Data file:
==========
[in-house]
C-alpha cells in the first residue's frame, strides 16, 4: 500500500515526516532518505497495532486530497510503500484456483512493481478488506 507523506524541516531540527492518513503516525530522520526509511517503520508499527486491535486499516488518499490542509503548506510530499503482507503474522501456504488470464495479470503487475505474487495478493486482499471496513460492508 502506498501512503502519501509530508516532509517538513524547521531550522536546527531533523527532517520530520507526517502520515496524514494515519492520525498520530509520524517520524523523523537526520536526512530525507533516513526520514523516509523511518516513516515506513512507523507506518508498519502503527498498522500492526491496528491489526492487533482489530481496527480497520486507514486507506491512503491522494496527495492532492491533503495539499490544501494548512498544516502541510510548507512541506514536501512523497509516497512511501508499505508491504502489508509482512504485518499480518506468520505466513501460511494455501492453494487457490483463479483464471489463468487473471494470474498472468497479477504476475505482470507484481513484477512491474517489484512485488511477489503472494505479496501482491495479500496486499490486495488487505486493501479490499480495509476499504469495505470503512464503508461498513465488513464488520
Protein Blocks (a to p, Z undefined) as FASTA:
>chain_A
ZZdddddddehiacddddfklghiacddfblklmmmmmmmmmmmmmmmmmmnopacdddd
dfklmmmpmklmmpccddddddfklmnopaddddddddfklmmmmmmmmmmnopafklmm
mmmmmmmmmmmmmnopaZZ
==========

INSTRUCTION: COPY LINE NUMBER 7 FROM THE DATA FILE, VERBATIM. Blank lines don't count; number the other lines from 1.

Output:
mmmmmmmmmmmmmnopaZZ